Mrs. Somebody Somebody was exactly who I wanted to be. The way some kids grow up knowing they want to be mayor, want to have their name in the book of history, I wanted to wear a white dress and a ring that said I was taken care of. It was all mixed up with my hankering to live better, to have pretty things, to be glamorous. I wanted that Mrs. title like it was what I was born for--a want that settles into you when you are very young and grows as you grow. (p17)
Unfortunately, none of the subsequent stories drew me in as much as the first one. I liked some more than others, but overall the concept of short stories connected by the same location ultimately failed to really come together for me in this book. Part of me feels like maybe I didn't pay enough attention after the first story to really grasp the stories' overall connection, but overall I just have lukewarm feelings toward this book.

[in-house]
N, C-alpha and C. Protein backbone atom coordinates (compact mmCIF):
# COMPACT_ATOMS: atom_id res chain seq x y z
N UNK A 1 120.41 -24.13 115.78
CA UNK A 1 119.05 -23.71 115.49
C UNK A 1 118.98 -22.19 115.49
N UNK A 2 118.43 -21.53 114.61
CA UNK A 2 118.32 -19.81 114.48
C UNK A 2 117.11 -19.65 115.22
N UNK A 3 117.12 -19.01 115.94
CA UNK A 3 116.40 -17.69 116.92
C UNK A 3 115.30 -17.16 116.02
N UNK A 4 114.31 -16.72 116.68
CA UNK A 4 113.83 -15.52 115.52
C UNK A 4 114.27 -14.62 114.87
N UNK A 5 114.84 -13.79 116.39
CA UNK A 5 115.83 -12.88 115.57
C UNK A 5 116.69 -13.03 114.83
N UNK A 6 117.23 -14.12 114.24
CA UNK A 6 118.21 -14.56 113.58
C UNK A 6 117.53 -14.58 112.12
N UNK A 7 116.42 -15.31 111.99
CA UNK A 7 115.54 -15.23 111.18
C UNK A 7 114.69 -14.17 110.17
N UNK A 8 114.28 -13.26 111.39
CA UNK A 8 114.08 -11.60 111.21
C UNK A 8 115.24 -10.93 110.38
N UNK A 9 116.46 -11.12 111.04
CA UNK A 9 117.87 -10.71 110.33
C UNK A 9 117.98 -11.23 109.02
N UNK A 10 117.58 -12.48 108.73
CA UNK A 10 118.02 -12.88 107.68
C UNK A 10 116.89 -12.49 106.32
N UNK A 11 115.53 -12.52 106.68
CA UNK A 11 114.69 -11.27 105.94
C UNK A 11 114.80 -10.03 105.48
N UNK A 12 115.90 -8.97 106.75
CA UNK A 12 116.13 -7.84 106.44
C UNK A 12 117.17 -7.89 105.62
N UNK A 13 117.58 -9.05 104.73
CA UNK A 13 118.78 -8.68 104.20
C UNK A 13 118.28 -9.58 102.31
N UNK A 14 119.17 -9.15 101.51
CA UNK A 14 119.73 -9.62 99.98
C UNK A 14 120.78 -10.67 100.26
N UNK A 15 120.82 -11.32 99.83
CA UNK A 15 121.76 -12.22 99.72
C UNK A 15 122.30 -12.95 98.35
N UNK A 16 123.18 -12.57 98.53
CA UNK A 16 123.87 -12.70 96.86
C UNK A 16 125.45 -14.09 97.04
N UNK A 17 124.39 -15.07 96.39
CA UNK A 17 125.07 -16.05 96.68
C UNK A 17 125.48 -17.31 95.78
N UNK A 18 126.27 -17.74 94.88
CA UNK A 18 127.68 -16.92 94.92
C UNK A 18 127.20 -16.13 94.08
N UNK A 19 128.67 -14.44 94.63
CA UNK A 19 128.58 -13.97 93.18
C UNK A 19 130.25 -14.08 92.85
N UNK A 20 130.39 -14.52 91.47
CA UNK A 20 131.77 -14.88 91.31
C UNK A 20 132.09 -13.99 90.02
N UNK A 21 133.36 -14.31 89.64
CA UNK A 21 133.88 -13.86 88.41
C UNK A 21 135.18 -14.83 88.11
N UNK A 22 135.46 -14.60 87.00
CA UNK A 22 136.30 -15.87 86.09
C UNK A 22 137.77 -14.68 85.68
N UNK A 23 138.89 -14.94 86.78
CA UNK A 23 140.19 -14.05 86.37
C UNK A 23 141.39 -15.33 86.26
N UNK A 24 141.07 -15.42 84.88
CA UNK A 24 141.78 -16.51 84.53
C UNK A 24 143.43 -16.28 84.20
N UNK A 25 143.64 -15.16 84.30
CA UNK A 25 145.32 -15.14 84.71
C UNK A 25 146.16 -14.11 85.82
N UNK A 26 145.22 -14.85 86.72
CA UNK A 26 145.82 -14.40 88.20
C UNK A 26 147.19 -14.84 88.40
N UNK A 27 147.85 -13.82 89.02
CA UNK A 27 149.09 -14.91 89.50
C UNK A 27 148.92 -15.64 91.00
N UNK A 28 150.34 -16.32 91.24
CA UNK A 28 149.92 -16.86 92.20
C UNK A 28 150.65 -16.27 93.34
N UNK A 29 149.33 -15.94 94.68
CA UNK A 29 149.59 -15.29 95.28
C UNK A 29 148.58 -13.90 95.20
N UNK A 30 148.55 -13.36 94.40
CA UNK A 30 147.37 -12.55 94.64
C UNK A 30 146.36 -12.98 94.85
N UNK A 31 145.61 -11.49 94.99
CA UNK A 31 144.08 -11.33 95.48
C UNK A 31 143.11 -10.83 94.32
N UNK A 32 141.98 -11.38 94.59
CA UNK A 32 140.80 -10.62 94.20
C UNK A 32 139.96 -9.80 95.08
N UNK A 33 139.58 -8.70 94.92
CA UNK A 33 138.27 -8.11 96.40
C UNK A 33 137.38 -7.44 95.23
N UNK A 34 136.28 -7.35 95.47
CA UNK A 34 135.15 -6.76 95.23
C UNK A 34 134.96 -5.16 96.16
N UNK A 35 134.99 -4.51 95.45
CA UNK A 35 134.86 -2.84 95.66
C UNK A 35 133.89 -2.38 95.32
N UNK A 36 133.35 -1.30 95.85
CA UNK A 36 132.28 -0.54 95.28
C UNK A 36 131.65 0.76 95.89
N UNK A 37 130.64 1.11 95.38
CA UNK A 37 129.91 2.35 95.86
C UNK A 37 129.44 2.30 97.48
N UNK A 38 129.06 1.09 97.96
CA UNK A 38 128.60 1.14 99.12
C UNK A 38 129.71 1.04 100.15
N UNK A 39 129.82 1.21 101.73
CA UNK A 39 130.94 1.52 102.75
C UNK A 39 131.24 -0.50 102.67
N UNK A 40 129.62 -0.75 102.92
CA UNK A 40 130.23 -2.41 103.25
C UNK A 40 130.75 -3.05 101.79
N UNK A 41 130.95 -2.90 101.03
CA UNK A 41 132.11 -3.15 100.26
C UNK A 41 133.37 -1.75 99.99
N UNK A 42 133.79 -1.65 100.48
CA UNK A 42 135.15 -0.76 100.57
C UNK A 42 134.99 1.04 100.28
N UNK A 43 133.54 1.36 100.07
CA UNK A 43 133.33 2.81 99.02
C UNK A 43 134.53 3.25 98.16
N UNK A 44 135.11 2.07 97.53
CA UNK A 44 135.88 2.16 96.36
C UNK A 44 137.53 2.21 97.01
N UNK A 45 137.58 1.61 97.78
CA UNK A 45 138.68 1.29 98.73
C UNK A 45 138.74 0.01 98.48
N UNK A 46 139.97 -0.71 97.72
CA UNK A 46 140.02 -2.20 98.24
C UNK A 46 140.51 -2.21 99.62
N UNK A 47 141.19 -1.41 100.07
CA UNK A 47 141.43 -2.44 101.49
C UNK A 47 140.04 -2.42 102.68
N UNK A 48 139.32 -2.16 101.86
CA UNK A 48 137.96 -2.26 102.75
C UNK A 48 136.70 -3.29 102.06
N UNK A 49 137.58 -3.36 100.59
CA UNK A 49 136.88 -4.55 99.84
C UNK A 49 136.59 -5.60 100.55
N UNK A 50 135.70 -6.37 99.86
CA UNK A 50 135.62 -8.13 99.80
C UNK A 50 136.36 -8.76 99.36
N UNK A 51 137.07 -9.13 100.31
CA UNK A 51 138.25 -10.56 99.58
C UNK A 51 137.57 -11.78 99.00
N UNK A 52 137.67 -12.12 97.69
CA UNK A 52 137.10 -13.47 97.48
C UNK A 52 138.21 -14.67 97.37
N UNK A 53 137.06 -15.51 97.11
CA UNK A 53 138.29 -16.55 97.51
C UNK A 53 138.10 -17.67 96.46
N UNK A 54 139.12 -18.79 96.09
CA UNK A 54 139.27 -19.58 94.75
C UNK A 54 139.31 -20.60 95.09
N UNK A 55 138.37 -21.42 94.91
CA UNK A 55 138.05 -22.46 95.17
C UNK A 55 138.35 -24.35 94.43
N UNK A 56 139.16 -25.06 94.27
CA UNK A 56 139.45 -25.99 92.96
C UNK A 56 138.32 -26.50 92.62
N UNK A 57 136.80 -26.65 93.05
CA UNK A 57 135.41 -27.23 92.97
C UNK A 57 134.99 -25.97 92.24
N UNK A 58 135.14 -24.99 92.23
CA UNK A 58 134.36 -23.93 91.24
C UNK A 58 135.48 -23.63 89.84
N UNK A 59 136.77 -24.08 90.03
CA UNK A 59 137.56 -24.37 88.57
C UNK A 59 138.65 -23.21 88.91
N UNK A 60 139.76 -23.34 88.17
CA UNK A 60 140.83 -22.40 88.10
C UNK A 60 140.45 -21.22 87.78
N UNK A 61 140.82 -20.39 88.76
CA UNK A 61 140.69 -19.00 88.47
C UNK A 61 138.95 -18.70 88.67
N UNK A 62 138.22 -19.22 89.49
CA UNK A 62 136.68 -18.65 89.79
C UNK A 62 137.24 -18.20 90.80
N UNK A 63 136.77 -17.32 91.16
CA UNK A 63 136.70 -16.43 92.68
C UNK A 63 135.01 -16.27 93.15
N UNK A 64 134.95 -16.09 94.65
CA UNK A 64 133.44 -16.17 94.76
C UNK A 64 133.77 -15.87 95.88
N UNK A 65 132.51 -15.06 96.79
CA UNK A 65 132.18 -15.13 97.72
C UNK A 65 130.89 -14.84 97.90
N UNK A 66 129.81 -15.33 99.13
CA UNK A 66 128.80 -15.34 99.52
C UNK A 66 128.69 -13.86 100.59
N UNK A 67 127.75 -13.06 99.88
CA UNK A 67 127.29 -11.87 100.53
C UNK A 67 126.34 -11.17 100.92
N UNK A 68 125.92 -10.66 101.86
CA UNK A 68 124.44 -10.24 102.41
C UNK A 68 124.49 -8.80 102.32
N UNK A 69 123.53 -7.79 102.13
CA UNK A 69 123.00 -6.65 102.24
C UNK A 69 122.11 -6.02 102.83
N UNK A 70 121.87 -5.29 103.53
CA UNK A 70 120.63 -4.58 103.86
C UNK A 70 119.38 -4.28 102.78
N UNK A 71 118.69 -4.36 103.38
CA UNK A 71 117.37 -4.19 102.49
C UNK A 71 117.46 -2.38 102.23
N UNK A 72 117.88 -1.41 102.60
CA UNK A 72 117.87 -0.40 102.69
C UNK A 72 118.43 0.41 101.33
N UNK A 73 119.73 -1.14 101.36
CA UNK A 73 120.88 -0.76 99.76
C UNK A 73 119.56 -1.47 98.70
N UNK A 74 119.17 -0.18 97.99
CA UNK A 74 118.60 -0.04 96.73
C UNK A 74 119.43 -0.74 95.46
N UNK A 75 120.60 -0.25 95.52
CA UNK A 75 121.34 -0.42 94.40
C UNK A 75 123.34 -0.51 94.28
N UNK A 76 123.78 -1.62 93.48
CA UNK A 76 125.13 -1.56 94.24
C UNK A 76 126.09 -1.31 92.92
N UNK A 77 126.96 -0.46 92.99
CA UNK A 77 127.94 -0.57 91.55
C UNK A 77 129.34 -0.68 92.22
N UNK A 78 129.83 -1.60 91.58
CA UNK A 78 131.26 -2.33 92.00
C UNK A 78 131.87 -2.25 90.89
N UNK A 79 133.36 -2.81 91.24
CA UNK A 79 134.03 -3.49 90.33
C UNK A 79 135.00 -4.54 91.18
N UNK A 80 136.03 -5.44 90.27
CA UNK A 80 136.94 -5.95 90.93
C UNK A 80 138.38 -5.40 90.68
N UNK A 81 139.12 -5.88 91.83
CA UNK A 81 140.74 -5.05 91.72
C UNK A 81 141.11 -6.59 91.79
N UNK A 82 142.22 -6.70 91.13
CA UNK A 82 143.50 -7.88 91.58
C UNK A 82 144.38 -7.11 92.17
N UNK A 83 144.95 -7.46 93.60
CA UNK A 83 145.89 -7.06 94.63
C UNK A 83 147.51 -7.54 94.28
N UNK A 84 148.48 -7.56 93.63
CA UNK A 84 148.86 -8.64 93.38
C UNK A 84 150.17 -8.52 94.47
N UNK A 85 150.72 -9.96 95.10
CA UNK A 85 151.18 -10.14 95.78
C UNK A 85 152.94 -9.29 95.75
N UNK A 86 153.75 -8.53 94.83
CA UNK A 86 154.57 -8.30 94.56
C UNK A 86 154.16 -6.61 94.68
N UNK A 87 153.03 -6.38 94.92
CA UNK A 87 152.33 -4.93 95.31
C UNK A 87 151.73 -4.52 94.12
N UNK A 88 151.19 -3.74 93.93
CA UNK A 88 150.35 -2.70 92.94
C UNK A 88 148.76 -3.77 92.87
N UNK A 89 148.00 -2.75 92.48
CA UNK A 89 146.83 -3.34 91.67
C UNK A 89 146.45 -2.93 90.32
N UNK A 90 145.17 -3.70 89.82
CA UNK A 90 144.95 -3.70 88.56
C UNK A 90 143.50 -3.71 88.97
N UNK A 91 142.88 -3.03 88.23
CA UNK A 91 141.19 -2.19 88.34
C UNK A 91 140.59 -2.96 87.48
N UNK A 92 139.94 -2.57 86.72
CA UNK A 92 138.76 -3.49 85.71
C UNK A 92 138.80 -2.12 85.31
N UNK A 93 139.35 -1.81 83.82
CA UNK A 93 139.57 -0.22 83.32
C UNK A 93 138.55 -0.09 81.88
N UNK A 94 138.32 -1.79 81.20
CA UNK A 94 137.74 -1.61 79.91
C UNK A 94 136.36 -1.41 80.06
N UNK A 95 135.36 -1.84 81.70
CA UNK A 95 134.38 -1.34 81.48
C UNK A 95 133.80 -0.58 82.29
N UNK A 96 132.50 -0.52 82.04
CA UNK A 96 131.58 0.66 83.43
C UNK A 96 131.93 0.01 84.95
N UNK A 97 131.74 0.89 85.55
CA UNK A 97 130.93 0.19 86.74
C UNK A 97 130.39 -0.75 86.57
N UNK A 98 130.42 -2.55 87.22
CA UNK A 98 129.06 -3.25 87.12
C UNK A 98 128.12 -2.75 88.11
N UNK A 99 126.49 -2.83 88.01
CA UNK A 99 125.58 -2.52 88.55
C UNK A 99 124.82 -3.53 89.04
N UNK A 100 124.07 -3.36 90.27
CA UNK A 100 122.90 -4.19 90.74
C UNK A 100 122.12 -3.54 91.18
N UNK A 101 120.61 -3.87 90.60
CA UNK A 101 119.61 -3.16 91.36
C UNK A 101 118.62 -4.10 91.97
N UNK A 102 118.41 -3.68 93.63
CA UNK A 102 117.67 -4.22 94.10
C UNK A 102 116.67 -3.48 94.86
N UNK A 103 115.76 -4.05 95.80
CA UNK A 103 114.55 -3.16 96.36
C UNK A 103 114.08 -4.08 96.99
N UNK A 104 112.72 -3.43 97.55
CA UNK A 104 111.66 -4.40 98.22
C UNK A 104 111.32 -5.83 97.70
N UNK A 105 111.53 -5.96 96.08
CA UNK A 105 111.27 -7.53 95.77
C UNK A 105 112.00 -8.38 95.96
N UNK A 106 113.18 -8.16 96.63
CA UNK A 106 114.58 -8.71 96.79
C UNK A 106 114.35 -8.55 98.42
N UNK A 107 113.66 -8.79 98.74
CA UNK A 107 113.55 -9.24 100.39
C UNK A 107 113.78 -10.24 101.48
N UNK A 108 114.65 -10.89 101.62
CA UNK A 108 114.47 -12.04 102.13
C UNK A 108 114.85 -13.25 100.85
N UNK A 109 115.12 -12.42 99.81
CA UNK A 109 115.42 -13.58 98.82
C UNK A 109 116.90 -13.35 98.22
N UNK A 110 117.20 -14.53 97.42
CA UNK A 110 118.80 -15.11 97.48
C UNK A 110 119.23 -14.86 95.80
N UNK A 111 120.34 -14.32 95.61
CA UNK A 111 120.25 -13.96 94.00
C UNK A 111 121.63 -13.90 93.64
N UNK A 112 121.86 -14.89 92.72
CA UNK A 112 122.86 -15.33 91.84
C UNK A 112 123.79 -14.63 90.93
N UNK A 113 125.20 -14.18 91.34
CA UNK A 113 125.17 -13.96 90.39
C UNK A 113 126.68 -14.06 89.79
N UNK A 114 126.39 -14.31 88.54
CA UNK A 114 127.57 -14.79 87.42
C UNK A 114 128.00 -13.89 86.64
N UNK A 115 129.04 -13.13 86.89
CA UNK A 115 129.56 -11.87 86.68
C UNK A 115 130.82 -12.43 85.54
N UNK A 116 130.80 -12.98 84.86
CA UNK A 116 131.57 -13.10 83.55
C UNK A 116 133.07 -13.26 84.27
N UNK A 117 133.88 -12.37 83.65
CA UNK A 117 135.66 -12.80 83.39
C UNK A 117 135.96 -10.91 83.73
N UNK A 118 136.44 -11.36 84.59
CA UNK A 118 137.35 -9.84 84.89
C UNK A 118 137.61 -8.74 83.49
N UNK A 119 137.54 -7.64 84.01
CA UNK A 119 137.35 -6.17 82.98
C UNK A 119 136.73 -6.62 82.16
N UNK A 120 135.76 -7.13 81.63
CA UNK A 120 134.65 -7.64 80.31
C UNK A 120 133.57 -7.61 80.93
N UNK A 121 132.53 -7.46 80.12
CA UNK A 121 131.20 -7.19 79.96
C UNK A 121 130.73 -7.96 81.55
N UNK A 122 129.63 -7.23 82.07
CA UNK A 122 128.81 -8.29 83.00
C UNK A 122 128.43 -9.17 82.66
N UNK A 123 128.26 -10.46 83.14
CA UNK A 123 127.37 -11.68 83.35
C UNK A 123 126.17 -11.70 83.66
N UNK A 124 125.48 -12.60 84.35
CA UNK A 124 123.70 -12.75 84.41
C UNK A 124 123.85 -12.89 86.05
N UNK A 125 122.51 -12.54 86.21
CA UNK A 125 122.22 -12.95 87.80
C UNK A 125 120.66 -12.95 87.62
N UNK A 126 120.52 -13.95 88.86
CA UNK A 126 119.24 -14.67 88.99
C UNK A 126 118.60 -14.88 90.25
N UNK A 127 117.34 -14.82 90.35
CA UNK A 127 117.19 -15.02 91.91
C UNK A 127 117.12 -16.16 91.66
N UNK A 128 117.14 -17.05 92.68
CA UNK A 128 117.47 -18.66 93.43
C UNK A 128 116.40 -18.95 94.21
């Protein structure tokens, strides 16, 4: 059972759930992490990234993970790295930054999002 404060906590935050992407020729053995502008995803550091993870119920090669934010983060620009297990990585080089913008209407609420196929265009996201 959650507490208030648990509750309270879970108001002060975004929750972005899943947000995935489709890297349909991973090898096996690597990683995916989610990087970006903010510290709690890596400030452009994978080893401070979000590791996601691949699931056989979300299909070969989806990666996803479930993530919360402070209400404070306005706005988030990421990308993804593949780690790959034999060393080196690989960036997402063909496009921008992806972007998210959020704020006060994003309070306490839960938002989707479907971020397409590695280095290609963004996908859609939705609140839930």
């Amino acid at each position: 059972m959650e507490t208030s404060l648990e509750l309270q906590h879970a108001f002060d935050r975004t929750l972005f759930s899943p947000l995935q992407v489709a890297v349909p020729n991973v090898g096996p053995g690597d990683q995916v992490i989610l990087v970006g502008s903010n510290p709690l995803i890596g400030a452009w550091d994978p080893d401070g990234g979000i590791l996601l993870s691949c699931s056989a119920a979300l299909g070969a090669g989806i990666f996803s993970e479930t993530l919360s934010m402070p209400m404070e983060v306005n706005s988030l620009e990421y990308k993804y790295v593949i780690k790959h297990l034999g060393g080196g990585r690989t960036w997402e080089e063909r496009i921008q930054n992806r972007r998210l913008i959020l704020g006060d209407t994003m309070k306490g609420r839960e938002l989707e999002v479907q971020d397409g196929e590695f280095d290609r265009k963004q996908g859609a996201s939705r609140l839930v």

How a quarry cutter's daughter gets screwball ideas could be a whole other story.  The happy accident--how my nose and eyes landed in a nice arrangement, how my lips came to be a fashionable shape--had a lot to do with it.  People have always been pleased to look at my face and figure. Anywhere I'd gotten, I'd gotten because of my looks. But being a looker can make you think you might be something special.  Let me tell you, you're not. You may have the finest eyes in the world, long dark lashes, lovely shape and color, but it's what those eyes see that counts. Mine were blind, blind.

Glamour and LOOK magazine showed me better ways to live. I loved those glossy pages of beautiful women, all those brides who looked like they knew the secrets I would learn. I never doubted that I could be one of them. Not for a second. Those days the world was my mirror. Nothing but shiny surfaces to give me back myself. Wherever I looked, there I was. (p9)